16. Both morality and economics depend on a standard of measurement in values; the value of actions and the value of objects. The cultural sythesis between economic structure and morality involves the inverse of the Hegelian mutual recognition of freedom; the conditions by which we are permitted pass outside of labor bondage and enter freedom (freedom to choose a vocation, freedom to limit choose, freedom to purchase, freedom to limit labor), as well as the conditions by which we may maintain that freedom. The underlying condition of this freedom, freedom at birth, reifies itself upon the stances of the political parties on abortion. Within the nature or nurture debate, the kernel of truth lies within the mutual conflict between these oppositions upon a single focus: in order to support our innate right to freedom (in actuality the threat of bondage), we must be born free, with equal rights which should support equal opportunity, etc. etc. However, the actualization towards freedom first involves an initiation into a belief system (free market capitalism) and then a form of self measurement within that system. The system assumes the threat of lost liberty, of freedom limited by non-participation motivates the individual. The motivation of anxiety works no less than it did in the former GDR; the alienation though of another kind. Non-participation occurs not only buy one’s individual choices, but also of a community’s evaluation of one’s position within their given system. This polarizes the critic with the delima: to openly question the system I risk the threat of non-participation and the collapse of possible freedoms. Only now does the threat of the system’s collapse that the converse comes to light: if I do not question the system I risk the loss of my potential and current freedoms. The direction of questioning should direct itself towards a historical examination of values, a geneology of both valuing of objects (property, commodity), and the valuing of actions (moralities, labor). One value left the bartering system, the abstraction of exchange allowed for the possibility of absent accountability. The deviation of accountability from institution is the process at work here. A hyper alienation from the processes of our daily lives. The solution lies beyond our capacity for abstract perception, or does it? Seems I need to write a grant proposal. How naive.

  17. I listened to the interview all the way through, but my skepticism kicked in when Zizek started making pronouncements about “The Dark Knight,” which he has not yet seen. I respect him, though, for prefacing his critique of the movie with this confession. Alas, he reminded me of my former students who would show up for class without having done the required reading and then proceed to promulgate their opinions. When Zizek does see the movie, he will, I suspect, revise his views and note the more central “ambiguities.” Still, it’s always a trip to listen to Zizek.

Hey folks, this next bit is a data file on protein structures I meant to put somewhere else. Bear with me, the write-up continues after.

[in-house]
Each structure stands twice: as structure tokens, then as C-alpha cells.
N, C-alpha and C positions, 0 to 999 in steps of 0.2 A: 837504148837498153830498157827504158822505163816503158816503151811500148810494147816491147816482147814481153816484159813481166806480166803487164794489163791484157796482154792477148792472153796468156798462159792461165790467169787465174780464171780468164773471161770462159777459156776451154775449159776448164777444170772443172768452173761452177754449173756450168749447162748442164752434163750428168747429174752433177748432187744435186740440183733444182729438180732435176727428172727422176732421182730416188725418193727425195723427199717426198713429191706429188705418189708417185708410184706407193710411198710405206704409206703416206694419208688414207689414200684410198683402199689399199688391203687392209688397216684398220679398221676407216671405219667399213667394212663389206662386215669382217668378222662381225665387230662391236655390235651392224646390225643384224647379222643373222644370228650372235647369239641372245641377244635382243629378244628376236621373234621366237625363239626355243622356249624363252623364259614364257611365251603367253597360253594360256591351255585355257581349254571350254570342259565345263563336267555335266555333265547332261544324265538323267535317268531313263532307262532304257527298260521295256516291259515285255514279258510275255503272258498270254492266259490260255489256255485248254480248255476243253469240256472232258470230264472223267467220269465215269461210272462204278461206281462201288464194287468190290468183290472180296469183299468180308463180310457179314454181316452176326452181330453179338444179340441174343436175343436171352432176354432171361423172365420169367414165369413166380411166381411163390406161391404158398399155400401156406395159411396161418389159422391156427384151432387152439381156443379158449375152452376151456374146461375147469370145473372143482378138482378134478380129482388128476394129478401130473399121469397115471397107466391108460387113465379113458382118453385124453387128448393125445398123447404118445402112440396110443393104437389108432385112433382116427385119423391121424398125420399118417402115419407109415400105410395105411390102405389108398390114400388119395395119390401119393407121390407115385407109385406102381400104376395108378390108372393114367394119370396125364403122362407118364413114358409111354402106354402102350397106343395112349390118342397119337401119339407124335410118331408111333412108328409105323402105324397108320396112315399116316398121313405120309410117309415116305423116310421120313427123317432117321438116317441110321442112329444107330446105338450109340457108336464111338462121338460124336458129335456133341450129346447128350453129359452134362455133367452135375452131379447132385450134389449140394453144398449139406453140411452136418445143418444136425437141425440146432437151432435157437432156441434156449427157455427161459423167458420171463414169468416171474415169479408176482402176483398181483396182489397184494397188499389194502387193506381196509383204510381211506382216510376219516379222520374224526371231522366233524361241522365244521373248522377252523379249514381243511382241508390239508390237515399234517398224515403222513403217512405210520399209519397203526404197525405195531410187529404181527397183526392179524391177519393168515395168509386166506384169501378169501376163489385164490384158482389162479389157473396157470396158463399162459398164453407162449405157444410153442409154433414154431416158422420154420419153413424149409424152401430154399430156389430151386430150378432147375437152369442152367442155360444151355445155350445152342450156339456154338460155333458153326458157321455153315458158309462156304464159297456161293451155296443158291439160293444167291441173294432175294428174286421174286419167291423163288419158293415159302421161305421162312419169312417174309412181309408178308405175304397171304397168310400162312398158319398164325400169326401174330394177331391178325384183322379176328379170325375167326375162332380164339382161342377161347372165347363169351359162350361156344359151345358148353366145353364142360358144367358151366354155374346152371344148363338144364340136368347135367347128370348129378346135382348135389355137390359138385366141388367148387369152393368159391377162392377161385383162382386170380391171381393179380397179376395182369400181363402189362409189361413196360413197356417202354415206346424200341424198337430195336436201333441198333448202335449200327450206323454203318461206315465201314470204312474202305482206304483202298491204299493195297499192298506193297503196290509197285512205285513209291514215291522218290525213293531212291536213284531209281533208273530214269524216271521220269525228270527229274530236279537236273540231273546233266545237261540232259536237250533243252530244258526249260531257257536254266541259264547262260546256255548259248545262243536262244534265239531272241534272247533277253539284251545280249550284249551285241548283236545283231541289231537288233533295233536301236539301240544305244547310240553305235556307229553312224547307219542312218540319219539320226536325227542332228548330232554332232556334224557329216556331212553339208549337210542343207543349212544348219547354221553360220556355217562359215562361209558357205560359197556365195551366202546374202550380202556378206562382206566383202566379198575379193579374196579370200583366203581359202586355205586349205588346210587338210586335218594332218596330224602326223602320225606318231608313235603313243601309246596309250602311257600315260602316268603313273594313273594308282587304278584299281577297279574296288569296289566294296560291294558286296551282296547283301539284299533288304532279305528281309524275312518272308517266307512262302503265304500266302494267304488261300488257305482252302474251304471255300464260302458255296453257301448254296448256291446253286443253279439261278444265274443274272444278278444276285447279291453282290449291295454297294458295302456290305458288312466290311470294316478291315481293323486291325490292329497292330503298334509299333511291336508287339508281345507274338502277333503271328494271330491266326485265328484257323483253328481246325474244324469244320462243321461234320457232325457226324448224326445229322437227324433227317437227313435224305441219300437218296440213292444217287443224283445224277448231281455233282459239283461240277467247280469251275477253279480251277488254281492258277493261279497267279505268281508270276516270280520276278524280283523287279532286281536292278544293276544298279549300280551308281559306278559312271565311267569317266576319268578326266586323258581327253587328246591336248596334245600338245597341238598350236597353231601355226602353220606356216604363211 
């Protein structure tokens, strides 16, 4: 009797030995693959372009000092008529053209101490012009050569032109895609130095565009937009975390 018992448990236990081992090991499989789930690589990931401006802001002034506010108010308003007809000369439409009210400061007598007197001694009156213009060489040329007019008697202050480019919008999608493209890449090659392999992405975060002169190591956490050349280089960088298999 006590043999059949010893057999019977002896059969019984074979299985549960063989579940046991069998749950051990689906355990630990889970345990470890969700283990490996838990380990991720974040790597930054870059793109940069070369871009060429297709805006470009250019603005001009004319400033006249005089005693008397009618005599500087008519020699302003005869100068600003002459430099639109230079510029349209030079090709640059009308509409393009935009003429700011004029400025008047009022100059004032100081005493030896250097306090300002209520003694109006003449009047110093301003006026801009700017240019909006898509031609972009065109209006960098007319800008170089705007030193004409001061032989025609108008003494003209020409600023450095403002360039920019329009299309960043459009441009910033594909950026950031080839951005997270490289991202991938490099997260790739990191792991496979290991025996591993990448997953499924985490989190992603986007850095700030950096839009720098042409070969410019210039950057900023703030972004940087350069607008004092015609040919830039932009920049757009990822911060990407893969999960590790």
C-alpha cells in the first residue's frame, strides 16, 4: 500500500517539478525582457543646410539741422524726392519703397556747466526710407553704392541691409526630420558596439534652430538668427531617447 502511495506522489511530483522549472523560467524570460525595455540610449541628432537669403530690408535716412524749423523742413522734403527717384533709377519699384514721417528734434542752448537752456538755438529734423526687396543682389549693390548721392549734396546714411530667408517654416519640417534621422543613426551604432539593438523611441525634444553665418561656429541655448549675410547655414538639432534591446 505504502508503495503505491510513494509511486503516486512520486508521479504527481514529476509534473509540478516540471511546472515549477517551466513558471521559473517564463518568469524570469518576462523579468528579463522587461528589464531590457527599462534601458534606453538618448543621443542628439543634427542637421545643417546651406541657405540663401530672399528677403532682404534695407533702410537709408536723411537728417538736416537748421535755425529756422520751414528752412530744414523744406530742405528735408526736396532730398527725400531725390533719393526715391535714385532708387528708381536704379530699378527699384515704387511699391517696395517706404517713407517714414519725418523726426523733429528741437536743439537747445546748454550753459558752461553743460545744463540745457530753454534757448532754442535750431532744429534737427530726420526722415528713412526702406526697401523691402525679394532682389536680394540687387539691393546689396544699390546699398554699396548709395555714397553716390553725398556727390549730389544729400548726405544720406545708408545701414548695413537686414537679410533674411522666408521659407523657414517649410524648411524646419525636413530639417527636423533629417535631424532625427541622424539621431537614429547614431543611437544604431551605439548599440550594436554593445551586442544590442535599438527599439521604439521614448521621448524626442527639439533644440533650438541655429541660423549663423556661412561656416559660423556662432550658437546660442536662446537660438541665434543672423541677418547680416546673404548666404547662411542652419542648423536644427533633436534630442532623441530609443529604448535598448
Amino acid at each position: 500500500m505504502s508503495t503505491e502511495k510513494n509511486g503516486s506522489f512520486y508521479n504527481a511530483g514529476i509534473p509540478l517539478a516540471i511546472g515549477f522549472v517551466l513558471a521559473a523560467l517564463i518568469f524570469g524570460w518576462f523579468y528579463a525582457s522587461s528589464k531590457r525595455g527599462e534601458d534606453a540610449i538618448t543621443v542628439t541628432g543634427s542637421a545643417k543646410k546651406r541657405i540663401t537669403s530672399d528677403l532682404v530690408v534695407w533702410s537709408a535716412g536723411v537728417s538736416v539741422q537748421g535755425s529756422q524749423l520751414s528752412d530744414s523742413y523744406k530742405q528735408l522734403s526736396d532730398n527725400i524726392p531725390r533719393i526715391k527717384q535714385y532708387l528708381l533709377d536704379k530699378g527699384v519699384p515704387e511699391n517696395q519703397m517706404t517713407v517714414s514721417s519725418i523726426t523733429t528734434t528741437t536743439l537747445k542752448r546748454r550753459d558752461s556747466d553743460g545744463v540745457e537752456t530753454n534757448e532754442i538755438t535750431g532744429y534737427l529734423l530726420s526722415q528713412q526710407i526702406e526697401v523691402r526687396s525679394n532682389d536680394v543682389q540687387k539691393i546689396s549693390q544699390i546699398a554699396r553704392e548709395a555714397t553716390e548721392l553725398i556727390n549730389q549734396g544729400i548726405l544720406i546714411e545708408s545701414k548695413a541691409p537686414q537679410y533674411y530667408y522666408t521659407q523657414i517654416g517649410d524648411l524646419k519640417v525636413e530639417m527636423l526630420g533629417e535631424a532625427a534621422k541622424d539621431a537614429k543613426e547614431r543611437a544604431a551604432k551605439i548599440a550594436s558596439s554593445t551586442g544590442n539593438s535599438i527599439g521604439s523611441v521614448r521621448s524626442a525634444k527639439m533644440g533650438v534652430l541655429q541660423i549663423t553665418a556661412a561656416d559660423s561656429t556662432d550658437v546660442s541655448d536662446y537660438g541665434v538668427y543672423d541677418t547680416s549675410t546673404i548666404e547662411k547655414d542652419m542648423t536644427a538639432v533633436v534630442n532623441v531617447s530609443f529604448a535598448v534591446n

18. I enjoyed this conversation (more like a series of disquisitions as others have suggested – but Chris, as always the well mannered host, facilitated the verbal juggernaut by a lack of interruption.) Nonetheless, Slavoj is obviously an intellectual with a well honed propensity for abstract thought and realizes that he doesn’t have solutions to the BIG problems that so many people believe are condemning us to Hell in a hand basket, but he can present these intractable issues in a new light and form different questions than are usually asked, which may lead others to a solution or action.

    He is a brilliant observer of contemporary culture and human nature. I particularly iked his insistence that words are what the world needs to reach if not a common understanding, at least détente. (Observe the current POTUS’ verbal inadequacy and it may explain why many less than ideal things have been realized.) My friends, as verbal competency is one of Obama’s strongest suits and one of McCain’s weakest, it is no suprise that Zizek likes Barack (even if he weren’t a left leaning liberal.)

    Ideas are the foundation of all human action. They are the source of all the problems (perceived and actual) and the solution. If ideas (thoughts/beliefs) are expressed in words rather than pent up in fear which begets violence and other less than ideal situations, then a conceptual framework exists upon which disparate belief systems can find the proverbial common ground.